10 Best 80's War Movies
The 10 best 80's war movies largely reflect a desire by filmmakers to come to terms with the Vietnam War a decade after it came to end, but there is also a little Cold War influence as well as an eclectic mix of foreign films, too. And yet at the top of the list of the 10 best 80s war movies is an Oscar-winning film about a fascinating chapter of Civil War history.
"Glory." Denzel Washington received a much-deserved Best Supporting Actor Oscar for his role as Private Trip in this 1989 Civil War masterpiece about the Union Army's first all-black volunteer company. Matthew Broderick and Morgan Freeman are also outstanding.
"Gallipoli." This may be the most heartbreaking war movie ever, with a very young Mel Gibson as an Aussie with few other options, signing up to fight in World War I. He and his mates wind up in a brutally one-sided affair in Turkey. Directed by Peter Weir, "Gallipoli" is an underrated classic.
"Ran." Japan's greatest filmmaker, Akira Kurosawa, directed this visually stunning look at the destructiveness of war and based the story on William Shakespeare's "King Lear." In this, undoubtedly one of the best 80s war movies, if not one of the best war movies ever, a warlord gives up his throne to his three sons, two of whom turn on him.
"Das Boot." Another excellent film from overseas that depicts the horror and waste of war, Germany's "Das Boot" tells the story of the crew of a U-boat in the early days of World War II. The way the movie is shot and edited, you really feel stuck in the claustrophobic conditions and feel the terror sailors must have felt when encountering the enemy.
"Platoon." One of the ten best war movies of the 80s is also one of the iconic movies of the decade, and probably Oliver Stone's greatest film. He won an Oscar and the film was named Best Picture of 1986. "Platoon" tells the story of a young recruit (Charlie Sheen) who is quickly exposed to the hell that is war and what those conditions can do a person's psyche.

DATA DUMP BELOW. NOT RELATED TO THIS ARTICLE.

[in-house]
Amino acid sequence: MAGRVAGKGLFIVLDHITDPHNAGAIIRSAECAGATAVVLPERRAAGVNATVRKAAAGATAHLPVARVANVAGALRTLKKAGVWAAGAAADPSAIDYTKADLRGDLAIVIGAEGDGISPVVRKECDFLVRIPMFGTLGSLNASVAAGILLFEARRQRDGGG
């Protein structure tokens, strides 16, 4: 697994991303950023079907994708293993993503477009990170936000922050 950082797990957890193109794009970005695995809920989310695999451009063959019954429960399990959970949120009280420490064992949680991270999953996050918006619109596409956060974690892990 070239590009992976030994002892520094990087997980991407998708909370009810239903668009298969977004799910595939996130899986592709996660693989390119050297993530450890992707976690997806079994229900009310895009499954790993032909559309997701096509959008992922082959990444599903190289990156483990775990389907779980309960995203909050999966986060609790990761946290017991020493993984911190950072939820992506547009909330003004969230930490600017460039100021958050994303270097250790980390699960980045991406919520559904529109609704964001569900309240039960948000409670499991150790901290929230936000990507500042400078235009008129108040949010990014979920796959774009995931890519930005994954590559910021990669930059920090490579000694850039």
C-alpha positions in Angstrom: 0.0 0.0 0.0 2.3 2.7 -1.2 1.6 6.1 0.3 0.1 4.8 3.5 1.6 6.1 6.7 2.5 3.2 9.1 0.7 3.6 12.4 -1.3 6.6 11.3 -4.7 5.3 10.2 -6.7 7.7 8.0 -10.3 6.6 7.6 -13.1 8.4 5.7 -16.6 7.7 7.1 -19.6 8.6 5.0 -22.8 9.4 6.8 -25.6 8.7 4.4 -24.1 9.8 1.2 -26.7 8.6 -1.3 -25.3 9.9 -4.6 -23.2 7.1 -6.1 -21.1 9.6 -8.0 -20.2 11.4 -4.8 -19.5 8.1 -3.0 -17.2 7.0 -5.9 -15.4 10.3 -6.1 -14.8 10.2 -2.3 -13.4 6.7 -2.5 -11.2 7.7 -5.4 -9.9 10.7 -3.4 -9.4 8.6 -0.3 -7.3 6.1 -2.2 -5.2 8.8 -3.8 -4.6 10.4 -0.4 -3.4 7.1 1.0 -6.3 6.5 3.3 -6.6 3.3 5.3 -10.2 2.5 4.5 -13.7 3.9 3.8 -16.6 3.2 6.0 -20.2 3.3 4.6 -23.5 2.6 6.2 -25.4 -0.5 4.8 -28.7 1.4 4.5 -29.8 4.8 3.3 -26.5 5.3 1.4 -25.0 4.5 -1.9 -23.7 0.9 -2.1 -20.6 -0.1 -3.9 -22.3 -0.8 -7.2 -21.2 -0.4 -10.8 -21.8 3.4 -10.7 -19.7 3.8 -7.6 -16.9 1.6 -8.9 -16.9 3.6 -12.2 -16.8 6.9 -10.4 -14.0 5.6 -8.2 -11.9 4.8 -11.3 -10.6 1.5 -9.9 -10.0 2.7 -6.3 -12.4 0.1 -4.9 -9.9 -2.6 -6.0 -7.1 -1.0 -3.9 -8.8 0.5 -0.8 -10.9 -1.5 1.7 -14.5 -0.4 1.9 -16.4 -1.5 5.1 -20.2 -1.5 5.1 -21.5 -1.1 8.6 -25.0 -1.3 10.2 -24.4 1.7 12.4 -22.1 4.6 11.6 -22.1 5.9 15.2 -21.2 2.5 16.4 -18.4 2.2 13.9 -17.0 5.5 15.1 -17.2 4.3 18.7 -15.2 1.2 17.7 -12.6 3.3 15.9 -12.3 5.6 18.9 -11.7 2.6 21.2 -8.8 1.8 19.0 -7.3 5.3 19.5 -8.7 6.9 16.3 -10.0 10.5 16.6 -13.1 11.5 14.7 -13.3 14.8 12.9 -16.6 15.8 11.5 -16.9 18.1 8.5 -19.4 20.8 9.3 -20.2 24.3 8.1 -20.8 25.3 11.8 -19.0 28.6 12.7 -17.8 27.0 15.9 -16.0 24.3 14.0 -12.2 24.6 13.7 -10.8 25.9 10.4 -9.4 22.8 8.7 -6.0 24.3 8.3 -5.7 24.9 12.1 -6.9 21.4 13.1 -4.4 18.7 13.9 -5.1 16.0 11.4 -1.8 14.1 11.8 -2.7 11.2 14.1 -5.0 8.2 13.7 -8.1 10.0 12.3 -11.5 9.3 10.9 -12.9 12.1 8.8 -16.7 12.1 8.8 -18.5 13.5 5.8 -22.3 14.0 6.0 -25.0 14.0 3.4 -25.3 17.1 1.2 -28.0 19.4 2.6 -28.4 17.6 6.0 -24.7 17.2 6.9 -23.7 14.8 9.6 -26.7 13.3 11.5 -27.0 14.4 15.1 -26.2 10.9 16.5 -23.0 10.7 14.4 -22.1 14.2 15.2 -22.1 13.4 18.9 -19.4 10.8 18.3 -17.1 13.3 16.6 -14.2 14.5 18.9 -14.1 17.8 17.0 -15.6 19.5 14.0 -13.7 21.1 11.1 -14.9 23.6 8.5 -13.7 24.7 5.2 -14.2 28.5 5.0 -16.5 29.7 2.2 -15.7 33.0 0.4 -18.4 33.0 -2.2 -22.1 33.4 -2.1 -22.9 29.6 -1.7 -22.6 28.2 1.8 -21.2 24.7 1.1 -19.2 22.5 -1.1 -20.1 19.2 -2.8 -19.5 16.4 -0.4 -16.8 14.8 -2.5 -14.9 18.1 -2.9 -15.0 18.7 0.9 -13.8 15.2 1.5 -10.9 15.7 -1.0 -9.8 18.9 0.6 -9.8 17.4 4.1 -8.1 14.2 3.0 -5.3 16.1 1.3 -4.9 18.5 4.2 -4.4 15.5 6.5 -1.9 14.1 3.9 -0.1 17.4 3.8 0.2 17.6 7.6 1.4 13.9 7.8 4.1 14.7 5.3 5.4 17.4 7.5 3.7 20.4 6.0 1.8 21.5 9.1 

"Full Metal Jacket." Stanley Kubrick directed this unflinching look at Marine Corps basic training and the fate of the Marines who were then sent on to Vietnam. It also had one of the great movie poster tag lines ever. "In Vietnam, the wind doesn't blow. It sucks."
"The Killing Fields." Another look at how individuals suffer in wartime, "The Killing Fields" follows the story of a New York Times journalist covering the war in Cambodia with the help of a local man, who gets his family out, but is struggling with what to do as his country is falling under the Khmer Rouge. The performances are truly memorable, particularly Haing S. Nor, who really lived through the nightmare depicted in the film.
"Red Dawn." A Cold War relic about a bunch of Midwestern teen fighting off a Soviet invasion of their town remains entertaining, if a little silly in retrospect. The cast features plenty of young stars from the 80s, such as Patrick Swayze, Lea Thompson, Jennifer Grey, C. Thomas Howell and Charlie Sheen.
"Henry V." Kenneth Branagh directed and starred in this very faithful version of Shakespeare tale of young King Henry V and his war with France. Even if you're not a Shakespeare fan, this is great stuff from start to finish.
"Good Morning Vietnam." Robin Williams is hysterical as real-life Army disc jockey Adrian Cronauer assigned to the U.S. Armed Service Radio station in Vietnam. By far the funniest 80s war movie, the film by Barry Levinson is also laced with grim reminders of war and its consequences for soldiers and civilians alike.